Syrian rebels 'shoot down fighter jet'
State television says plane crashed in Deir Ezzor due to technical problems as fighting rages in Damascus and Aleppo. An Al Jazeera exclusive: Rebels fight to maintain control over a key supply route to Aleppo Syrian rebels claim that they have shot down a government warplane in the eastern province of Deir Ezzor. "The rebels shot down the plane and captured its pilot," the Local Co-ordination Committees (LCC) activist network said on Monday.
The LCC posted videos on Youtube that they allege is of the jet being downed, and then another of the plane's pilot giving a statement. Al Jazeera cannot verify the content of the videos. The state news channel Syria TV said the plane crashed due to technical problems during a "regular training mission" and a search party was under way.
Regime pilot being interrogated by FSA
State news agency SANA said the pilot had ejected from the plane before it crashed. Speaking to Al Jazeera, Ammar Waqqaf, from the Syrian Social Club, a London-based group supporting President Bashar al-Assad, said the Syrian government remained "fairly stable". "We've seen today a loss of an air plane, whether for technical reasons or whether it was really shot down, we don't know," said Waqqaf.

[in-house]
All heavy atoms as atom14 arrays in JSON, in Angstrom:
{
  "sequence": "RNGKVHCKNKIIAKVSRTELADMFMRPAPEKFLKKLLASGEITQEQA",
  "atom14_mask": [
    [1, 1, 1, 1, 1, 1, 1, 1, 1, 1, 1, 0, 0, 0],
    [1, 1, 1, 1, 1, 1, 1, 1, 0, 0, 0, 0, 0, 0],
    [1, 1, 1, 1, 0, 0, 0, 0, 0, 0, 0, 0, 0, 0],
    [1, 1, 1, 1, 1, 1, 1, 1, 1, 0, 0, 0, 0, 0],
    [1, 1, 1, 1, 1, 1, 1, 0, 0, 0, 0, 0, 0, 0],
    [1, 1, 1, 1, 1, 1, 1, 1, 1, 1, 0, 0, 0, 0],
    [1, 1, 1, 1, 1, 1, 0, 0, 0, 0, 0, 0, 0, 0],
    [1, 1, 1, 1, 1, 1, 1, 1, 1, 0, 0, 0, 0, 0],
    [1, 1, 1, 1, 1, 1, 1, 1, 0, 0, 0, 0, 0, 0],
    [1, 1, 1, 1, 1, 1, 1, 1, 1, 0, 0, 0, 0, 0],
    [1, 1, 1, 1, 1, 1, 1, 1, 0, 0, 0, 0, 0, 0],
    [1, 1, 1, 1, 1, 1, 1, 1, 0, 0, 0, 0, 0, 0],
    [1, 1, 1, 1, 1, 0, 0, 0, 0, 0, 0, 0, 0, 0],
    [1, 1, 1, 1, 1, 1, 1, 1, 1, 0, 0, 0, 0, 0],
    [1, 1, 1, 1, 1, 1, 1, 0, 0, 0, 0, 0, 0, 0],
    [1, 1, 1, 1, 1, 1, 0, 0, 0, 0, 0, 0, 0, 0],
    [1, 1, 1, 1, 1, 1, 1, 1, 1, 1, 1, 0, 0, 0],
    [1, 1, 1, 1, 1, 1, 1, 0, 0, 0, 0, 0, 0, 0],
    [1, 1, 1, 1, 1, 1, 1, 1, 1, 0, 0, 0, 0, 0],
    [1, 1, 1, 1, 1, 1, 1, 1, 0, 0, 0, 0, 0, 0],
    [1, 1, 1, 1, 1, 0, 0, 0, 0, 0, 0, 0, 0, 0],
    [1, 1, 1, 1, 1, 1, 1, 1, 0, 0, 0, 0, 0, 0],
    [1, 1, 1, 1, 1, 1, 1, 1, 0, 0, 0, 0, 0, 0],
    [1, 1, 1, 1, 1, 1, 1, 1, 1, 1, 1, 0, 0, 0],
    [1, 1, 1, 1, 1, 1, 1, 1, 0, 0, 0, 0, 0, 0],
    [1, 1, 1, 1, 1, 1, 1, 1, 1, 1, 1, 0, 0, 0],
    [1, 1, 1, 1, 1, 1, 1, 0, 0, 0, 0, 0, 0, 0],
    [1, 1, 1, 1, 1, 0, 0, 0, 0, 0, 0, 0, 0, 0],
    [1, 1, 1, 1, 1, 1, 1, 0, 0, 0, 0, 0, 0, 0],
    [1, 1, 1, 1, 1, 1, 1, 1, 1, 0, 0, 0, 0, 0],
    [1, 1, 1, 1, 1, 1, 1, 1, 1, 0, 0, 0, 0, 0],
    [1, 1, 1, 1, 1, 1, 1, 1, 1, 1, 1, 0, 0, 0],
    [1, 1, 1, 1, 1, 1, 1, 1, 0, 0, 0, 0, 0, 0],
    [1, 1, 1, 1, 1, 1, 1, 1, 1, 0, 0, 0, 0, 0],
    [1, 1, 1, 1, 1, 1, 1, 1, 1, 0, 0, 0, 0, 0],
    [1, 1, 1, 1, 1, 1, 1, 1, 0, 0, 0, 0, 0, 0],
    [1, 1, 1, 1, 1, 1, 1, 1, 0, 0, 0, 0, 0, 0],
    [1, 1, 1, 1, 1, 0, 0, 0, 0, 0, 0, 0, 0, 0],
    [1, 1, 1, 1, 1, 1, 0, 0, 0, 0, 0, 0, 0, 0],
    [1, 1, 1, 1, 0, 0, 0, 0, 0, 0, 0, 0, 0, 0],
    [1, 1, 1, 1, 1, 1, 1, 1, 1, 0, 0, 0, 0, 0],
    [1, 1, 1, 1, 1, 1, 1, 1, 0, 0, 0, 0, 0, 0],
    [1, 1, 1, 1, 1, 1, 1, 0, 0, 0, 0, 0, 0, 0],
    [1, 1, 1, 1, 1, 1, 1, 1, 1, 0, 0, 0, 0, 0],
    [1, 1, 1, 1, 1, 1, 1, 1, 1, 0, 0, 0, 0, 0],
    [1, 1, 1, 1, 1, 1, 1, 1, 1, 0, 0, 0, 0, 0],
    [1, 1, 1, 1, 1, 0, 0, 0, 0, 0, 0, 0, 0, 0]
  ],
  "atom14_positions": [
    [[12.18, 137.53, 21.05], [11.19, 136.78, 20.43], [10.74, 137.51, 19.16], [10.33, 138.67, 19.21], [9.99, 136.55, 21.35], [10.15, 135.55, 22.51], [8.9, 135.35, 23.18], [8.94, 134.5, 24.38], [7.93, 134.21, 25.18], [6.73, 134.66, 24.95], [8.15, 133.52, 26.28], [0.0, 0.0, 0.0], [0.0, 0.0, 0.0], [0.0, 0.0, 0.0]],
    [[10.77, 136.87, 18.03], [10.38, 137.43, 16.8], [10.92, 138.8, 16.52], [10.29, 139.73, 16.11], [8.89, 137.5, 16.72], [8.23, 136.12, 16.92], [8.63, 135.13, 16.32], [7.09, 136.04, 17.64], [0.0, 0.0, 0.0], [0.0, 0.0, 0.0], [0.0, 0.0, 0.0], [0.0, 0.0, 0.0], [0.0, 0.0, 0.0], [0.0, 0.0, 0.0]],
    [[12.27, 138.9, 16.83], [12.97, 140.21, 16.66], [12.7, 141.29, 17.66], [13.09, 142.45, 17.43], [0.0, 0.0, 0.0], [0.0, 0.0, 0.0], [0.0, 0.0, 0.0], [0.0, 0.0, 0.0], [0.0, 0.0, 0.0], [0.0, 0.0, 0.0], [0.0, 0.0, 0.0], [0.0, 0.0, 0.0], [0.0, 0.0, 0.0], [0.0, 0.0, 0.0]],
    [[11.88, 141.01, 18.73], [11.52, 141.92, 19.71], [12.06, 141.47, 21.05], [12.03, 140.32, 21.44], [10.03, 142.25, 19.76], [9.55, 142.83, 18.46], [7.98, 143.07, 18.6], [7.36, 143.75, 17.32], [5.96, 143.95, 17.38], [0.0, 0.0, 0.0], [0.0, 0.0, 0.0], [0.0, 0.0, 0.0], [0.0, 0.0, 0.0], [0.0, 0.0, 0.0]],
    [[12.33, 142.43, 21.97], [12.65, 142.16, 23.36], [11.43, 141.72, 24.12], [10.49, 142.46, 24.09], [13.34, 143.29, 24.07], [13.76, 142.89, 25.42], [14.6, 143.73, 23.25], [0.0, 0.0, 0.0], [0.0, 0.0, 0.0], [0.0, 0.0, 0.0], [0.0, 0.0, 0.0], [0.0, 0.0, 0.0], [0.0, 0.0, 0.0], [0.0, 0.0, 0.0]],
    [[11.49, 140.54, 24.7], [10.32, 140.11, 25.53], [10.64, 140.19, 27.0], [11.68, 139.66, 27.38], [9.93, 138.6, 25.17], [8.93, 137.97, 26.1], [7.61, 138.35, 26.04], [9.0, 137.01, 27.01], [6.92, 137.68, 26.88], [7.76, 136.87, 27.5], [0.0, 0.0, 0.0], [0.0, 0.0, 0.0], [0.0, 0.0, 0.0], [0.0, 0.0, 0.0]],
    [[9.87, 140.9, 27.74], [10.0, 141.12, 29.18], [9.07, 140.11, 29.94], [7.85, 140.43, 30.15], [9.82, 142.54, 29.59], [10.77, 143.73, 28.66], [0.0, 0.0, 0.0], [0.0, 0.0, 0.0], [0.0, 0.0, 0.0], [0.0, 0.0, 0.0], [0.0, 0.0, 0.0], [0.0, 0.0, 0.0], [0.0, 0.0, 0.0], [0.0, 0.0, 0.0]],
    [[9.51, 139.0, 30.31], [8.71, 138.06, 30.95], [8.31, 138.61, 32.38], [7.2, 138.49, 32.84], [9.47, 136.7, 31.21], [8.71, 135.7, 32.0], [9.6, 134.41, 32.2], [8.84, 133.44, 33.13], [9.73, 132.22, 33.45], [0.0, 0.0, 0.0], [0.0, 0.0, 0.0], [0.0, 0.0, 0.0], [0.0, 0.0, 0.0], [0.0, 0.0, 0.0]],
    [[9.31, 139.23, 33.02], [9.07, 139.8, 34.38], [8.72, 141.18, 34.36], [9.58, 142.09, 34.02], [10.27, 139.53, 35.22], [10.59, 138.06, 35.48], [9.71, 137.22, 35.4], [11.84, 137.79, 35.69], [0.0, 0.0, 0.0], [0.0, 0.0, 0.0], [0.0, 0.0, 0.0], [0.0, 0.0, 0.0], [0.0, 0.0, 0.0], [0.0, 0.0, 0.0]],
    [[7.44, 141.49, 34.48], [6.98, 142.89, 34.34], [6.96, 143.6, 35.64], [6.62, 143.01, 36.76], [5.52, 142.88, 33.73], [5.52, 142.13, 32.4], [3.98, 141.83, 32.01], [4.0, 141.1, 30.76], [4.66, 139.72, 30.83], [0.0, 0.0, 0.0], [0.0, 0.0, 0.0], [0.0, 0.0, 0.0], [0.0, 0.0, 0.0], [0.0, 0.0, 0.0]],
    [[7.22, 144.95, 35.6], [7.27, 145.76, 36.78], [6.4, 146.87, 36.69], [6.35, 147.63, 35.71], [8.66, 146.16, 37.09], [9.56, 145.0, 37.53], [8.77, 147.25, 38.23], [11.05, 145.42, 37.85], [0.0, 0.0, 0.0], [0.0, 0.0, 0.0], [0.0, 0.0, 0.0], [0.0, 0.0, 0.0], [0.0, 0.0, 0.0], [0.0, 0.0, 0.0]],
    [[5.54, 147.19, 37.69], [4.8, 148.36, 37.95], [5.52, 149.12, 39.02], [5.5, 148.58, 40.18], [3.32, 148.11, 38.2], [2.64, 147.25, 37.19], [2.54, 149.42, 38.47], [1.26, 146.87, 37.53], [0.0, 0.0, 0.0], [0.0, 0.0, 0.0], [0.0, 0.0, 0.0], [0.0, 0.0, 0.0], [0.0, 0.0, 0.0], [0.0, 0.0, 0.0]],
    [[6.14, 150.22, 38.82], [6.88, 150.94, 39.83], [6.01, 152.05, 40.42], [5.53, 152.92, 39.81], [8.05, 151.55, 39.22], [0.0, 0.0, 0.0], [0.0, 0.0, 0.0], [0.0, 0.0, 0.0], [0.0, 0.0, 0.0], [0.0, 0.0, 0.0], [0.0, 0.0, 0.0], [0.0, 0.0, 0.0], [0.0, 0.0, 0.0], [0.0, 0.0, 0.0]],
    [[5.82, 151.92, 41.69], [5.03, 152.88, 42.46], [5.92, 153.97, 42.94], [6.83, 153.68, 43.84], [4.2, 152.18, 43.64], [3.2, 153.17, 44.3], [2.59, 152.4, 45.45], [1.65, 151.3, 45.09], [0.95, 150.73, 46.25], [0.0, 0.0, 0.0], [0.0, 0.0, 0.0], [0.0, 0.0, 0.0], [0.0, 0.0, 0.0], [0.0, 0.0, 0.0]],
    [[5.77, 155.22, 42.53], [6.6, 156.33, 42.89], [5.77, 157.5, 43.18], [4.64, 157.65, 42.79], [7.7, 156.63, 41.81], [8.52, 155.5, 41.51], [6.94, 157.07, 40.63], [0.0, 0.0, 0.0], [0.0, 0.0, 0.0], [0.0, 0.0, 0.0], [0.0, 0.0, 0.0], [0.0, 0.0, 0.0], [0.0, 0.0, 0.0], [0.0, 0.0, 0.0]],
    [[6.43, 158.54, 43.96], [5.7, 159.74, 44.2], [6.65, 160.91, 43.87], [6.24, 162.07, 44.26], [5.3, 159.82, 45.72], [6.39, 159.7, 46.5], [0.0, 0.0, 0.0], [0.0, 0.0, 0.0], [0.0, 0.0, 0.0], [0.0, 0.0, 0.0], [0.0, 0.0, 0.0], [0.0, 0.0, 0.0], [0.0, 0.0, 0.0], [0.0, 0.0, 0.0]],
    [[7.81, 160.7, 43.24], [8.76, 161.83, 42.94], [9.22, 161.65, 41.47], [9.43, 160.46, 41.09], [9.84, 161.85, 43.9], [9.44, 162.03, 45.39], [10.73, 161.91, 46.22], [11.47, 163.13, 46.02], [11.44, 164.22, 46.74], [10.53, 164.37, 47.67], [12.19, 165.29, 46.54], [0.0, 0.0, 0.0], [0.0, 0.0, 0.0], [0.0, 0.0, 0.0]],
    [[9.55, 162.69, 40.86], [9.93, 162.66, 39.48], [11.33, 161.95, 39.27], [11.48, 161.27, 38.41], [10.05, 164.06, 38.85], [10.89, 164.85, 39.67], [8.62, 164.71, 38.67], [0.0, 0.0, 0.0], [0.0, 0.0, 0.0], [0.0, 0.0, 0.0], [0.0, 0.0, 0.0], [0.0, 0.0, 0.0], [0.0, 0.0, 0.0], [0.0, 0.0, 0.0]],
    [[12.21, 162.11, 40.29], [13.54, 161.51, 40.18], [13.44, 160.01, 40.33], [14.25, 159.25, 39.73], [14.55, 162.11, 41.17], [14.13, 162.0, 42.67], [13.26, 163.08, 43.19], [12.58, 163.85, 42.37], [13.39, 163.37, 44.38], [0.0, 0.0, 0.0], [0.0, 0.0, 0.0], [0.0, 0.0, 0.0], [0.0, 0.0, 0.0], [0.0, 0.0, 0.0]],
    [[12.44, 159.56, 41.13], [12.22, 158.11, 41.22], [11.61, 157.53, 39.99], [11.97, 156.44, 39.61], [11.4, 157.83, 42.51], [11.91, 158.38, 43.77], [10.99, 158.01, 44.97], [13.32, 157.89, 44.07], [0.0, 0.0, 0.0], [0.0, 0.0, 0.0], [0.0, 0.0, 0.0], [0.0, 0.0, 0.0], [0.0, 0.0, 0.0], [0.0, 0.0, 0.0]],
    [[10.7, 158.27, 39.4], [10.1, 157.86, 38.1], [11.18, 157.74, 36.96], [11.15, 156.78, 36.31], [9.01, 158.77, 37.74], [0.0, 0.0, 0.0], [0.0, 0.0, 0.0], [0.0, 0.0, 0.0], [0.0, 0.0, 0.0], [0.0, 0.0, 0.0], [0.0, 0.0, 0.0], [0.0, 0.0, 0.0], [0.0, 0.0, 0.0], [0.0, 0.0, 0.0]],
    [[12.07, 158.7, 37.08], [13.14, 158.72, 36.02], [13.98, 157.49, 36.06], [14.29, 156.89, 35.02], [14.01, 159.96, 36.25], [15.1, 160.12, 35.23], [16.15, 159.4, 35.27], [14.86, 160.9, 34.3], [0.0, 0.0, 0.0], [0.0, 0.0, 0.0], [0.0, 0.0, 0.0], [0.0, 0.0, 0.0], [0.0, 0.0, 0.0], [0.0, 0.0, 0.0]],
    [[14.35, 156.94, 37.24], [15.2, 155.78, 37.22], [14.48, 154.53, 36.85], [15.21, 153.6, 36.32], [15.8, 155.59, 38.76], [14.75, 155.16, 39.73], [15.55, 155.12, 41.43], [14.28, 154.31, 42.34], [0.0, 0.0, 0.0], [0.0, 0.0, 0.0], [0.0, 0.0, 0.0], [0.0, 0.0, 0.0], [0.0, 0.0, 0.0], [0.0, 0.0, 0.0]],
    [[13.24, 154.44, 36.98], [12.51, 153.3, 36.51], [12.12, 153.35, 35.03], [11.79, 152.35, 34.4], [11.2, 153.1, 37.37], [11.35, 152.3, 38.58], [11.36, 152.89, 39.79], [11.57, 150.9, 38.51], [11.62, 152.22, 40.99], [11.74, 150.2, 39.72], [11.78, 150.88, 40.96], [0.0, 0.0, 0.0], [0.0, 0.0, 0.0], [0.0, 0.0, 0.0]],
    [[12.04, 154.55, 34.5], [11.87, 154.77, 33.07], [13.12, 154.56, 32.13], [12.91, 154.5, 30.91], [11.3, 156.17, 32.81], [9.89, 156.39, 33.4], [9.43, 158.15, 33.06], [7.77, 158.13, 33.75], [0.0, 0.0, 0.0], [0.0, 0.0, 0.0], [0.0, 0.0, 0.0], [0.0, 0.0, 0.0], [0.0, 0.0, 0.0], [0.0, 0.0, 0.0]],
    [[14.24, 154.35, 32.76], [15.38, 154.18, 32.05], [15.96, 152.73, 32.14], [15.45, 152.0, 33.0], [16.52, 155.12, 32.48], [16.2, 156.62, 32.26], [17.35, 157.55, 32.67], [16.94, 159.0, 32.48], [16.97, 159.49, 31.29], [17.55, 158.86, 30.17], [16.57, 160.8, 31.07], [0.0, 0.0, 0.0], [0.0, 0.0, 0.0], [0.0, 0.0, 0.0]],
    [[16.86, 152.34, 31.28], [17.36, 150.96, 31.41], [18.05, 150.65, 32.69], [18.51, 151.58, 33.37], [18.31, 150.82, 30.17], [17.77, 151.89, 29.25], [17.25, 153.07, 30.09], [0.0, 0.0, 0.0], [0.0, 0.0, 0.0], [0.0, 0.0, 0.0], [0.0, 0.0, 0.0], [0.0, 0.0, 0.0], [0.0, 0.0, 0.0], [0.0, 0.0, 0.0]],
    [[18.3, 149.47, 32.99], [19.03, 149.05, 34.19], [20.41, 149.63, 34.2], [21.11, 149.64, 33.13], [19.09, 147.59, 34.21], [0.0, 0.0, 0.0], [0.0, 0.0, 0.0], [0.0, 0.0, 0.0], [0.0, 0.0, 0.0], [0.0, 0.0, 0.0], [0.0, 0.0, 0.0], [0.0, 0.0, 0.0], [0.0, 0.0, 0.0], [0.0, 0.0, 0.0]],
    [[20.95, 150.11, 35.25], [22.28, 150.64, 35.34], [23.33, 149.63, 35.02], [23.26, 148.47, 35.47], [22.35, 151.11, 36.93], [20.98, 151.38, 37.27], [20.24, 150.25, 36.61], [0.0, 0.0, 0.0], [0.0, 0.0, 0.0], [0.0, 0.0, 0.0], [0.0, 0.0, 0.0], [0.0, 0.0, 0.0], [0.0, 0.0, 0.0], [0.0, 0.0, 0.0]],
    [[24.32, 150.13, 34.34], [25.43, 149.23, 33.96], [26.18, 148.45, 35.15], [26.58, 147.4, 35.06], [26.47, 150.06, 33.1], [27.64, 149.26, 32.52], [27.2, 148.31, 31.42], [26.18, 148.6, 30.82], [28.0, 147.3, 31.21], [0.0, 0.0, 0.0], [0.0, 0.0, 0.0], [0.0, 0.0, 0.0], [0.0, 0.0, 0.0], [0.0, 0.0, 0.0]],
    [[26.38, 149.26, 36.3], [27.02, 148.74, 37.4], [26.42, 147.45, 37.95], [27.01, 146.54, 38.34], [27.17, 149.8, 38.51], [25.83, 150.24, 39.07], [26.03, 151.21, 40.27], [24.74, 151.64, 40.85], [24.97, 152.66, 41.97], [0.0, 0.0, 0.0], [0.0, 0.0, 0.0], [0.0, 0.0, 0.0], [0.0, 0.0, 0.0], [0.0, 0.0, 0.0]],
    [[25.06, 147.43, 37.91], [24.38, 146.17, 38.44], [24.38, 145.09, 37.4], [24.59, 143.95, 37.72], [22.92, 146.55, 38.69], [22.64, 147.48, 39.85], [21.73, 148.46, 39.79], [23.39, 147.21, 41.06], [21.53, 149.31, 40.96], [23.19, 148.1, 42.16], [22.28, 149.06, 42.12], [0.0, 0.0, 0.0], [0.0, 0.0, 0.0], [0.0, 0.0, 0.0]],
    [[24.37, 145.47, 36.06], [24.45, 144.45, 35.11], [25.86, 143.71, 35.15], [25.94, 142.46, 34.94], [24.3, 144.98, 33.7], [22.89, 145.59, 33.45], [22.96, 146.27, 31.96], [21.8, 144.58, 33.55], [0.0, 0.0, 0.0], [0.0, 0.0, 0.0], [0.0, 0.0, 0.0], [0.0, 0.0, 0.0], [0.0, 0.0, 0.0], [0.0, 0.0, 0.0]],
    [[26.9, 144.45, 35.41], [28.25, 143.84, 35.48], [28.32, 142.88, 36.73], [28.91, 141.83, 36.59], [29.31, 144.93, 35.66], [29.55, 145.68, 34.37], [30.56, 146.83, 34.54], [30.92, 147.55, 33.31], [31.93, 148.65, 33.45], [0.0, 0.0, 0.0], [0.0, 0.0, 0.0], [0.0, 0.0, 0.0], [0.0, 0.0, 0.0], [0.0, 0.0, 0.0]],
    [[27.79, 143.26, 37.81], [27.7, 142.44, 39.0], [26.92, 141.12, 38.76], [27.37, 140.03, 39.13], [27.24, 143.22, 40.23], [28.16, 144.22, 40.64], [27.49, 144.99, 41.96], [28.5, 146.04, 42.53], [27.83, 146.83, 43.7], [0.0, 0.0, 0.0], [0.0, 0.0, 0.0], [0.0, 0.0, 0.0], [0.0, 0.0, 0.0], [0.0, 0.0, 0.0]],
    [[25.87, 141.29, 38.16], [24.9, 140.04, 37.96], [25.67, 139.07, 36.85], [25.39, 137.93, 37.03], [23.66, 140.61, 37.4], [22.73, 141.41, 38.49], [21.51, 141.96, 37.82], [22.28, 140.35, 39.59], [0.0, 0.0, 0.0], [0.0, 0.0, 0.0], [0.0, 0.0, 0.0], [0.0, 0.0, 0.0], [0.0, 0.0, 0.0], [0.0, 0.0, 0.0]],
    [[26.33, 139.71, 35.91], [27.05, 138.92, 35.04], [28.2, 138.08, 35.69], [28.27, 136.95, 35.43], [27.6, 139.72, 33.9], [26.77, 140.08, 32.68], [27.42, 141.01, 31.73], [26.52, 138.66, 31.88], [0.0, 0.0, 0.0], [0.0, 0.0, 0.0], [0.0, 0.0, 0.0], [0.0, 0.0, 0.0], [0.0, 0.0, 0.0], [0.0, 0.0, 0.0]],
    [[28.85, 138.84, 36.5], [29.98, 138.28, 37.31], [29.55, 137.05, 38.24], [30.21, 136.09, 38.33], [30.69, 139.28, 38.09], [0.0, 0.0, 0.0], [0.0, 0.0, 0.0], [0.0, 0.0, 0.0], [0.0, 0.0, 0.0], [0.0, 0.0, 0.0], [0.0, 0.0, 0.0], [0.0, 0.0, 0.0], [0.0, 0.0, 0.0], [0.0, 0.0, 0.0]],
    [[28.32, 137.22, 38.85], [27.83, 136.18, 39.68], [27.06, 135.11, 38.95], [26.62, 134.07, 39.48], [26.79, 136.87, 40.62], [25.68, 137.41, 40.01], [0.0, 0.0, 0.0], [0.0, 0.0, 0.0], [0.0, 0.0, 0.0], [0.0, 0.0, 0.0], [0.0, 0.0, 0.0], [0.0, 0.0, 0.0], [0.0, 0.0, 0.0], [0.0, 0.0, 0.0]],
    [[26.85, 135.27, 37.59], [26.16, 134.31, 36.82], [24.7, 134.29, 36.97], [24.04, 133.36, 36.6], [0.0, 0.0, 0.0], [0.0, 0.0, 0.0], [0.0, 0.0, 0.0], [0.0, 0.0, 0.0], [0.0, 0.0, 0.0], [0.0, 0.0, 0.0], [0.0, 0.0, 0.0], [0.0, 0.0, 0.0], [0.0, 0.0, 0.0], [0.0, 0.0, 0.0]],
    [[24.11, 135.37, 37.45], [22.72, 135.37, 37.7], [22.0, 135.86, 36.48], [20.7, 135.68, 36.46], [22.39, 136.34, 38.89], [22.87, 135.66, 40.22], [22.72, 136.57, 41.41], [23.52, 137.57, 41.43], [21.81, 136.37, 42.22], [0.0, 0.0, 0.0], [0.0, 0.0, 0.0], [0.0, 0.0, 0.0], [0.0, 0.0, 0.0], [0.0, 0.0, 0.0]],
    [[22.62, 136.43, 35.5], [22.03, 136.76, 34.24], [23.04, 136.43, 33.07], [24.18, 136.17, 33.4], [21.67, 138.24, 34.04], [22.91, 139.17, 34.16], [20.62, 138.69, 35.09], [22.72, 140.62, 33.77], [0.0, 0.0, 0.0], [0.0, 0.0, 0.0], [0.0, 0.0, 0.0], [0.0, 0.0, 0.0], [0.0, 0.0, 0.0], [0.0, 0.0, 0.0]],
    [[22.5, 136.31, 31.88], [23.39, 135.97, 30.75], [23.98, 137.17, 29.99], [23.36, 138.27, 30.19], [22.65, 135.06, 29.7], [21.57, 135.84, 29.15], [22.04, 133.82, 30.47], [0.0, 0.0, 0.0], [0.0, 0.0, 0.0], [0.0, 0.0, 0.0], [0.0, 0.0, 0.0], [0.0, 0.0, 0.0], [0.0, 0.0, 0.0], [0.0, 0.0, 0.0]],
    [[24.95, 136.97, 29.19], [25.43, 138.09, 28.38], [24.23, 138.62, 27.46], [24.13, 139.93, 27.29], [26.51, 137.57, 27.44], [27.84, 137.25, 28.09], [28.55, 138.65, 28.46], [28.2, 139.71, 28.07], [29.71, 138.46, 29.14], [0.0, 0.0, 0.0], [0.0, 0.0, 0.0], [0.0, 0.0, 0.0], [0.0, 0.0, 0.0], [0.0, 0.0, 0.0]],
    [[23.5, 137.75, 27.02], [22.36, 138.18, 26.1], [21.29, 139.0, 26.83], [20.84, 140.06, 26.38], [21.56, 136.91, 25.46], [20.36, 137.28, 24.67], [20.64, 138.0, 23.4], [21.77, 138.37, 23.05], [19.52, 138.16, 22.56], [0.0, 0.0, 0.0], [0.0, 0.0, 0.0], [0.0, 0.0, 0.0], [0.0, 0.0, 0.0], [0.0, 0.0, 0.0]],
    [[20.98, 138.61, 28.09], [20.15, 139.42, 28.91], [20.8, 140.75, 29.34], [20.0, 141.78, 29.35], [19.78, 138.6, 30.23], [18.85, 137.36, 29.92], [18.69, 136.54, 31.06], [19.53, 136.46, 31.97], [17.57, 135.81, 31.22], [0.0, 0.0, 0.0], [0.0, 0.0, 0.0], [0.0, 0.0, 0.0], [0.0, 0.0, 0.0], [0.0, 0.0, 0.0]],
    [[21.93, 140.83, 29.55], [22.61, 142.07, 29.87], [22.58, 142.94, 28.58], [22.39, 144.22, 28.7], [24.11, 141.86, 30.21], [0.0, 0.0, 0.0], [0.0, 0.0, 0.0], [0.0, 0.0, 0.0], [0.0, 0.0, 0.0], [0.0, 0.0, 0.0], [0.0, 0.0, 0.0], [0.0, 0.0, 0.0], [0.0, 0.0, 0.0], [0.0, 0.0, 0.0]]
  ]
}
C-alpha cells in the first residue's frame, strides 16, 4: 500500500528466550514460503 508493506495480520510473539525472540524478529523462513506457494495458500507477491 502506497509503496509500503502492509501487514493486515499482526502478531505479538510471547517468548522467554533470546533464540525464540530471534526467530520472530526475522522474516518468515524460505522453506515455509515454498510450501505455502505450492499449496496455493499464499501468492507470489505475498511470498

"The army is pretty much in tact. They're carrying out operations against the insurgency." He dismissed a wave of recent defections as "some defections hat have been orchestrated, most probably, by some sort of covert intelligence operations".
On the outskirts of Damascus, the capital, shells struck rebel strongholds from before dawn on Monday. Activists said more than 45 people, including 36 civilians, had been killed in the past 48 hours in the area. Security forces reportedly arrested at least 21 people as they raided houses and shops in the centre of Damascus on Monday.
The Syrian Revolution General Council, a network of activists on the ground, said that armed forces had broken down the doors of shops that had closed in a show of defiance against the regime. Activists said the raid was the biggest operation of its kind in the city since the launch of the uprising against Assad's regime in March last year.
Rami Abdel Rahman, of the UK-based Syrian Observatory for Human Rights, said: "This is not the first time there have been raids in central Damascus, but this is the first time something like this has happened on such a large scale." Security forces also swept into a graveyard "under the pretext of searching for weapons", he said.
The group also reported that several houses had been burned in Basateen al Mezzah, in the capital, and that there were additional clashes in the outskirts of Damascus outskirts, where armed rebels were able to destroy some heavy military vehicles. Fighting also raged in the city of Aleppo, with rebels seeking to establish a strategic foothold in the north.
Clashes were reported in the southwestern district of Salaheddin, from which rebels fled last week, but has seen continued clashes. Syrian troops were advancing on the southwestern rebel stronghold of Sukari, security sources said. Activists on Sunday said "communications of all forms" were cut in most of Aleppo city and its suburbs.